I think the best way for you to know what Dan Pink wants you to get out of When: The Scientific Secrets of Perfect Timing is to quote a long paragraph from the end of the book.
“The product of writing— this book— contains more answers than questions. But the process of writing is the opposite. Writing is an act of discovering what you think and what you believe. I used to believe in ignoring the waves of the day. Now I believe in surfing them. I used to believe that lunch breaks, naps, and taking walks were niceties. Now I believe they’re necessities. I used to believe that the best way to overcome a bad start at work, at school, or at home was to shake it off and move on. Now I believe the better approach is to start again or start together. I used to believe that midpoints didn’t matter— mostly because I was oblivious to their very existence. Now I believe that midpoints illustrate something fundamental about how people behave and how the world works. I used to believe in the value of happy endings. Now I believe that the power of endings rests not in their unmitigated sunniness but in their poignancy and meaning. I used to believe that synchronizing with others was merely a mechanical process. Now I believe that it requires a sense of belonging, rewards a sense of purpose, and reveals a part of our nature. I used to believe that timing was everything. Now I believe that everything is timing.”
Dan Pink begins the book like the good speech writer he was, with an interesting story and a question. The story is about Captain William Turner, who was in command of the Lusitania when German U-boats sank her and escalated World War I. We know that in the hours immediately prior to being torpedoed, Turner made several bad decisions. Pink says, “Maybe those decisions were bad because he made them in the afternoon.”
That’s his transition to the opening of the book and the idea that we can understand many things about us by understanding what scientific research is finding out about timing. Pink calls it “an emerging body of multi-faceted, multi-disciplinary research.”
Pink has divided his book on “perfect timing” into three sections. Part 1 is about the day. There are two chapters. Part 2 is about “Beginnings, endings, and in between.” There are five chapters in that section. Part 3 is two chapters on “Syncing and Thinking.” Here’s a little more detail about the contents.
Chapter one is devoted to the hidden pattern of everyday life and introduces us to chronotypes. While chronotypes result in a personal pattern of daily rhythms, they all include three stages: a peak, a trough, and a rebound.
The next chapter is about breaks and naps. It also addresses the question that Pink raised in the introduction about whether Captain Turner’s bad decisions were caused by being in the afternoon.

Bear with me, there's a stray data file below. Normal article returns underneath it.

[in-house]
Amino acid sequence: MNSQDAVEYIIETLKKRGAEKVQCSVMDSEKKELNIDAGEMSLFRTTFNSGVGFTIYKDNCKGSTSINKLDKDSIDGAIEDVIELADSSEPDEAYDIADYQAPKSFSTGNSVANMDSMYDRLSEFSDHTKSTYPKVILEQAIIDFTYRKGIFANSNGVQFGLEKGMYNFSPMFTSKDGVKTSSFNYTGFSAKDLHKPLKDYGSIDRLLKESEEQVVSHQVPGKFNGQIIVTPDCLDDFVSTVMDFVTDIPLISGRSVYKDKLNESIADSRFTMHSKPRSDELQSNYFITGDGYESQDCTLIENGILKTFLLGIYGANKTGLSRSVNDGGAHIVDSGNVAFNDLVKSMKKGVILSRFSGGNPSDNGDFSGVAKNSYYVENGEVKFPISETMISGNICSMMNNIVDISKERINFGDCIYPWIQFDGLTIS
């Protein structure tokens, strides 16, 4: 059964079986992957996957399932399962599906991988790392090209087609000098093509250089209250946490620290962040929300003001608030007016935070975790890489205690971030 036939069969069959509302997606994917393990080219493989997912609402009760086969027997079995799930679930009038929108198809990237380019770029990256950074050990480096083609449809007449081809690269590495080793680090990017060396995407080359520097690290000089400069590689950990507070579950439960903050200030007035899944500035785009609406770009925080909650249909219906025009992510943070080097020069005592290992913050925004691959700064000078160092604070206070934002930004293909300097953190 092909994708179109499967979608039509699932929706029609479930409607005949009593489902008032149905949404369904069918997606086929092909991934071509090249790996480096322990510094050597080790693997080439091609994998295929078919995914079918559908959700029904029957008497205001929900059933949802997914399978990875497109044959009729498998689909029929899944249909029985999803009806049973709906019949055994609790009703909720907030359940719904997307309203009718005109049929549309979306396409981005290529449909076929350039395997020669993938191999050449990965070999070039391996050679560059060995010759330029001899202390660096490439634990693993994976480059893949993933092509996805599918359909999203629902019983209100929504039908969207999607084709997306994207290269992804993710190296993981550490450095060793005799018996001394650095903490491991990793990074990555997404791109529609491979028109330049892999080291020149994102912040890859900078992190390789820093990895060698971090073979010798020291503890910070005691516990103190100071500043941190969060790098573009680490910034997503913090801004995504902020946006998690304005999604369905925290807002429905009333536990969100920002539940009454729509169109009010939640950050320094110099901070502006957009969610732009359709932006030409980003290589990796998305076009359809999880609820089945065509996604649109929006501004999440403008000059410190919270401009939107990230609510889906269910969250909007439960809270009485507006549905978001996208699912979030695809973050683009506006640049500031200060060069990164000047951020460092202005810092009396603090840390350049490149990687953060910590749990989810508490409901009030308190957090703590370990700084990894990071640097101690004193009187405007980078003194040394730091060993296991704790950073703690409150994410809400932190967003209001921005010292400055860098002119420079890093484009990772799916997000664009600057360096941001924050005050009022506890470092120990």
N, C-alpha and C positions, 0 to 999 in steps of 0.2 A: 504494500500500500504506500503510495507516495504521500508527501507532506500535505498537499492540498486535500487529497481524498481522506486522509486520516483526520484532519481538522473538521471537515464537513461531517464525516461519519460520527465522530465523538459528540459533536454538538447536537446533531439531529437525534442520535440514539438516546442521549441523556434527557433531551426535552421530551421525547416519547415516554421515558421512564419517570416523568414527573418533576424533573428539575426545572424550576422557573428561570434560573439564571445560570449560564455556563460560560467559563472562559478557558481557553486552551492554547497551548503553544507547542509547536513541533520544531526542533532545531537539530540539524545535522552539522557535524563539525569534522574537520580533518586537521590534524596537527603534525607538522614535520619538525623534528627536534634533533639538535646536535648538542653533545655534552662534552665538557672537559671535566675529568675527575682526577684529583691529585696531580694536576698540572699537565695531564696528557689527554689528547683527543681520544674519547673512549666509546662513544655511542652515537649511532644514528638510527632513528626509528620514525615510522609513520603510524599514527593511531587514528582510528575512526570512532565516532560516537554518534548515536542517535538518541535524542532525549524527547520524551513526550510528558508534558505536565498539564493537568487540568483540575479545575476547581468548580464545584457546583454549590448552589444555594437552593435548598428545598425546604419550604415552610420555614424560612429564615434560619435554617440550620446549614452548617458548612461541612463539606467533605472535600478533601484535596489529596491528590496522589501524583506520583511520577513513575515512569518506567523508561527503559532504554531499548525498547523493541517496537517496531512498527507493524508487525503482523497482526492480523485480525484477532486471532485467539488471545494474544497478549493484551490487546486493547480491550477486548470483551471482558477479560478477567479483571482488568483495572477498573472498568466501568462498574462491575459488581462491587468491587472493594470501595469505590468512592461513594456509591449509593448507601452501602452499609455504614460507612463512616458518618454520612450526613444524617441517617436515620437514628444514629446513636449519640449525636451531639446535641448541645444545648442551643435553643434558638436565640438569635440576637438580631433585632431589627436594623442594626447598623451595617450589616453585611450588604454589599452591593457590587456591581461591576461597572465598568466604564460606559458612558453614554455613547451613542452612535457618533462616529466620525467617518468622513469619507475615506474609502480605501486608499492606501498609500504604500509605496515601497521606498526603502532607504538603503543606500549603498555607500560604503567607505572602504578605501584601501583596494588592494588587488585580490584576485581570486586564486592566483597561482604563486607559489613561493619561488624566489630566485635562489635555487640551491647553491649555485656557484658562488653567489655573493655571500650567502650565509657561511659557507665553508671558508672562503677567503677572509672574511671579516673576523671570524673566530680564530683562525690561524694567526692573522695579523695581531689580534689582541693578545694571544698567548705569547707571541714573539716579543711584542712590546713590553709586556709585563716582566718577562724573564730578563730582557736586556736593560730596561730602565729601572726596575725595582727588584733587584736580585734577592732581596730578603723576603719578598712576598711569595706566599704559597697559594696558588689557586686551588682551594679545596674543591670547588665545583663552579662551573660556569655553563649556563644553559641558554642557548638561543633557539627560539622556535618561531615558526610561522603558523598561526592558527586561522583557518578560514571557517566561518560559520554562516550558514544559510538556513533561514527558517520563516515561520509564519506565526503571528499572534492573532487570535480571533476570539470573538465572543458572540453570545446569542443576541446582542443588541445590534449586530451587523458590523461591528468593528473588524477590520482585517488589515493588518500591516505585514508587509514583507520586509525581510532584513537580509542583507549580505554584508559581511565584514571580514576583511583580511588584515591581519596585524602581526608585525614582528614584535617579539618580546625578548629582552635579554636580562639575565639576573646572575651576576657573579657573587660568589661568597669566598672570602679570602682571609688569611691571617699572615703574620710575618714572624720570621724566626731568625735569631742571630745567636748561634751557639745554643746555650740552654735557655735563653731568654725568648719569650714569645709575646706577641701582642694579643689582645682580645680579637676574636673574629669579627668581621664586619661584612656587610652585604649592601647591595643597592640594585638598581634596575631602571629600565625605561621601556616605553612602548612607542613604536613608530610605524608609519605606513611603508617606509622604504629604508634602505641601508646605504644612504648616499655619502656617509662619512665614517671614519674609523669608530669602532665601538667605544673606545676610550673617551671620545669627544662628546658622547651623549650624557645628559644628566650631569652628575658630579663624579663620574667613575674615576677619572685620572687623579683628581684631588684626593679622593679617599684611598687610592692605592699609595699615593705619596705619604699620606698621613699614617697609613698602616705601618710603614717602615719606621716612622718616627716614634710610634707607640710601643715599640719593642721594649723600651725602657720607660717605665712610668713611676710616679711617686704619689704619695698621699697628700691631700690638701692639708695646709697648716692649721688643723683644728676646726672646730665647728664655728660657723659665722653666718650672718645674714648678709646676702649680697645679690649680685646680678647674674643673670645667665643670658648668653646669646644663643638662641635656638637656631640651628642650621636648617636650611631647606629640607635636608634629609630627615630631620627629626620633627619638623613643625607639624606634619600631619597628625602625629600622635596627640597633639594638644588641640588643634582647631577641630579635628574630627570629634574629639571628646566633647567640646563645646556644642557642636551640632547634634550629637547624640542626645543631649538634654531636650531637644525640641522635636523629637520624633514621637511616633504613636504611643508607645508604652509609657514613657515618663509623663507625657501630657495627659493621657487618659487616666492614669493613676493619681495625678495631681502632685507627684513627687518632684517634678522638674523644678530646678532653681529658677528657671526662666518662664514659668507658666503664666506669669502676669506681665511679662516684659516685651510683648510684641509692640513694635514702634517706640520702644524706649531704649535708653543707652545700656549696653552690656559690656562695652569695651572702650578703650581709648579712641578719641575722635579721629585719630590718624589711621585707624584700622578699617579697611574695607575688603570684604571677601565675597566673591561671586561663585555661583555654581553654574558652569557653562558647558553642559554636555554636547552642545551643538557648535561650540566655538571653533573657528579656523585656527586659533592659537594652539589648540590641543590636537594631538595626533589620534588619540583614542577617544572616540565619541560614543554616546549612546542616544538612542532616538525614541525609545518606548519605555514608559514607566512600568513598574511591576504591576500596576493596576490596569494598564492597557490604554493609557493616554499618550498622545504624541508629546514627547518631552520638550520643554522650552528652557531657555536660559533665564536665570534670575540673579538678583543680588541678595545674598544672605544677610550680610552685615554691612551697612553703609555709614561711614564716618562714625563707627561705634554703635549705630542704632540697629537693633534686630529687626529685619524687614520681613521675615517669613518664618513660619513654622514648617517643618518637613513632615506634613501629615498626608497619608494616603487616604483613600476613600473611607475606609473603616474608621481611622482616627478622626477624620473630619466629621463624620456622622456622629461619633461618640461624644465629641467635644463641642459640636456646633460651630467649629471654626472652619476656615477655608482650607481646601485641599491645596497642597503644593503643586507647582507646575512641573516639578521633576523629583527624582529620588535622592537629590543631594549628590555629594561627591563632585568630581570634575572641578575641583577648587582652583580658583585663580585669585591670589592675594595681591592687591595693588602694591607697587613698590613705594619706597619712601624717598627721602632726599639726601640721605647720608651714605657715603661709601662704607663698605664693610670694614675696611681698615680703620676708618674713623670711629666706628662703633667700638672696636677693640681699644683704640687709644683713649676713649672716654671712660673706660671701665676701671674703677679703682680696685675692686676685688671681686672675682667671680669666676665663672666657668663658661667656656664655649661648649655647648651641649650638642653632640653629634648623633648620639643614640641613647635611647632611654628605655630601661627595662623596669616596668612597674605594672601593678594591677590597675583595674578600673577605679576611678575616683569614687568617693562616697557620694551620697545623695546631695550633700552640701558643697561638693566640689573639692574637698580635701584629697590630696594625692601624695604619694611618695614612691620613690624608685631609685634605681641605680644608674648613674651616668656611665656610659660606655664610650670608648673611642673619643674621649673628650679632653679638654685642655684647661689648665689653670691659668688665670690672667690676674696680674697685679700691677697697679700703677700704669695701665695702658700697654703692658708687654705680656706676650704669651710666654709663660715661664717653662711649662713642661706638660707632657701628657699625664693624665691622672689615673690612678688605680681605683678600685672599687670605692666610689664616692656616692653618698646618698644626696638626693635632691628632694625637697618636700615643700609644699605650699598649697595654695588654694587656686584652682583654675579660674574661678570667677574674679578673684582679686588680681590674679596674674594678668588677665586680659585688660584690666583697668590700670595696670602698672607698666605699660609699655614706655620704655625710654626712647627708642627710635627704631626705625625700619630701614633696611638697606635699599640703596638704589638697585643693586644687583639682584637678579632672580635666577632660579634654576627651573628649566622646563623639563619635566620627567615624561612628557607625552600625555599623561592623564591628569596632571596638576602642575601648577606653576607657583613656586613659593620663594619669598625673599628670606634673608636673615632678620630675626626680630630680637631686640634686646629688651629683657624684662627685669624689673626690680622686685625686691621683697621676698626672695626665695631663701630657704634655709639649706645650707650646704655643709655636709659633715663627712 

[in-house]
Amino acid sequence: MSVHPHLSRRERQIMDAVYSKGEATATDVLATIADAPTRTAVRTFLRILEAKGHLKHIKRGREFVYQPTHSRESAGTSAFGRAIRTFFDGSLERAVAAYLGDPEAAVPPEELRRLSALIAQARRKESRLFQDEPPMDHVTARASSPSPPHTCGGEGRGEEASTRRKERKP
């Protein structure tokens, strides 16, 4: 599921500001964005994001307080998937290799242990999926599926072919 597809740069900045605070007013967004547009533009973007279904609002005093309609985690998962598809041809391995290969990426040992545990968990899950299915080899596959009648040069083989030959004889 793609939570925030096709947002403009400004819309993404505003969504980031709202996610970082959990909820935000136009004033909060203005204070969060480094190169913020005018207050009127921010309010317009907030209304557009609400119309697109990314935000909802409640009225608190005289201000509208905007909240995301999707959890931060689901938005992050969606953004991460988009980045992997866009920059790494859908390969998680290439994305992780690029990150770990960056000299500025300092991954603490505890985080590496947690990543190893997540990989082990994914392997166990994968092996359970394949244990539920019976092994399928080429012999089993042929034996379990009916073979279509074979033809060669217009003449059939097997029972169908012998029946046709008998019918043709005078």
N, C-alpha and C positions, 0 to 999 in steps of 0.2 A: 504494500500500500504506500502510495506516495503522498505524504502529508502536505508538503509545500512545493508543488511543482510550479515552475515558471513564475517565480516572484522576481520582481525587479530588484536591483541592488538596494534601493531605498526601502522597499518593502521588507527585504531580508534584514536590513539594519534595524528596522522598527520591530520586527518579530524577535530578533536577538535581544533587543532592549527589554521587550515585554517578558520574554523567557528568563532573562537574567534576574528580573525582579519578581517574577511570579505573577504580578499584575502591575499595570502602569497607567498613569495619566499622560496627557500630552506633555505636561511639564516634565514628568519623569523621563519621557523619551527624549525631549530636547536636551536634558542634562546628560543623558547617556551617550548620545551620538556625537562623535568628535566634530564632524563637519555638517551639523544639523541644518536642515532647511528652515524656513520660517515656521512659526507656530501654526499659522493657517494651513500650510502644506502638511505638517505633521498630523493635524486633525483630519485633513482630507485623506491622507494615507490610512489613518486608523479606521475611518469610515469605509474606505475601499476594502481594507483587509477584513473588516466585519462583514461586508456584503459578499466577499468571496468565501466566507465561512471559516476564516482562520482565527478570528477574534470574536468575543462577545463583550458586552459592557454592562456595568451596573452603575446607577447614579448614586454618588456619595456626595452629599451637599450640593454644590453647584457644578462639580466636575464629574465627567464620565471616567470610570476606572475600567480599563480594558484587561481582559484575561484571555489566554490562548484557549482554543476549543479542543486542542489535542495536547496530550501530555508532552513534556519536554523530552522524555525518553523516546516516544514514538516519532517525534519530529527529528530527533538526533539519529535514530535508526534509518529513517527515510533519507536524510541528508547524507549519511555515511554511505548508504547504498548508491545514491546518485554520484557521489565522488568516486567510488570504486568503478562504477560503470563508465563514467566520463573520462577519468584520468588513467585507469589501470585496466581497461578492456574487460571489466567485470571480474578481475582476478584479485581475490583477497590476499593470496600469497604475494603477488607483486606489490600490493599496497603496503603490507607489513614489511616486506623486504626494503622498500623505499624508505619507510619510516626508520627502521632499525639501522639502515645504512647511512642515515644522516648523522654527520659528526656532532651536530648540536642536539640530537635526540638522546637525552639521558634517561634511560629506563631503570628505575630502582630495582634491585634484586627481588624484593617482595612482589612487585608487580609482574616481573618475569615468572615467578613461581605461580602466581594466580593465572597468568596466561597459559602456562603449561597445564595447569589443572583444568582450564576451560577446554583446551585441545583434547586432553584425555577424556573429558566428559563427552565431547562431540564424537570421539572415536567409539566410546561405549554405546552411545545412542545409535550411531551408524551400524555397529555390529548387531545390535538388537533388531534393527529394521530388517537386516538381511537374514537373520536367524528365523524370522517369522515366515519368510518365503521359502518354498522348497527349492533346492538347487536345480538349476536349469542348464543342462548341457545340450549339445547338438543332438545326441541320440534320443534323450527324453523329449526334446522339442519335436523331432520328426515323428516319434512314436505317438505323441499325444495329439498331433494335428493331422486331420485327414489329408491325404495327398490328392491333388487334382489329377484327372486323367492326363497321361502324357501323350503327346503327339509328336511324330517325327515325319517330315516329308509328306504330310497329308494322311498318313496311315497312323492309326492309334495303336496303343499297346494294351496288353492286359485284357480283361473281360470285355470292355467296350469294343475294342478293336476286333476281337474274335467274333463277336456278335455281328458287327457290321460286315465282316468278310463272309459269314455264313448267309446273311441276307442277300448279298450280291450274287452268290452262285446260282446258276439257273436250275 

Part 2 is about the emotional power of beginnings and endings. There are also some crucial insights on midpoints. That’s where Pink introduces us to what he calls “The uh-oh effect.” That’s that period where you or your team are working on a project and suddenly realize that if you don’t get your act together, you won’t make your deadline. Uh-oh.
The final section of the book is devoted to syncing and thinking. There’s one chapter on syncing, the way that we work in groups. Pink says that group timing requires “someone or something above and apart from the group itself to set the pace, maintain the standards, and focus the collective mind.” He calls that “someone or something” a “boss.”
The final content chapter of the book is “Thinking in Tenses.” It’s about how we deal with the past, present, and future.
In addition to the core content of this book, Pink gives us a “Time Hacker’s Handbook.” I suspect that he does this for two reasons. It makes the book longer, pushing it up beyond the magical 250 pages that most mainline publishers want a business book to have. And, by putting the practical applications stuff in the Time Hacker’s Handbook, Pink avoids the tough writing challenge of integrating it into the basic text of the book.
In A Nutshell
When: The Scientific Secrets of Perfect Timing is pretty much Dan Pink. The writing clips along, and you’ll learn lots of interesting stuff. Pink is great at pulling together a bunch of surveys and studies and stuff and making a point. But that’s also the problem, he’s always making a point. That means that he glosses over things that don’t help him make his point. He also doesn’t spend much time talking about the complexities. In this book, one of those complexities might be how the different factors, such as diets and schedules and chronotypes interact in real life. And, as with every Dan Pink book, I always wonder what he’s left out.
If you want a quick introduction to the research around timing and our biological clocks, buy and read this book. If you want a more comprehensive or even-handed treatment of the subject, skip this book and do some of the research work yourself.
You can check out some of my highlights and notes from this book on my GoodReads page.
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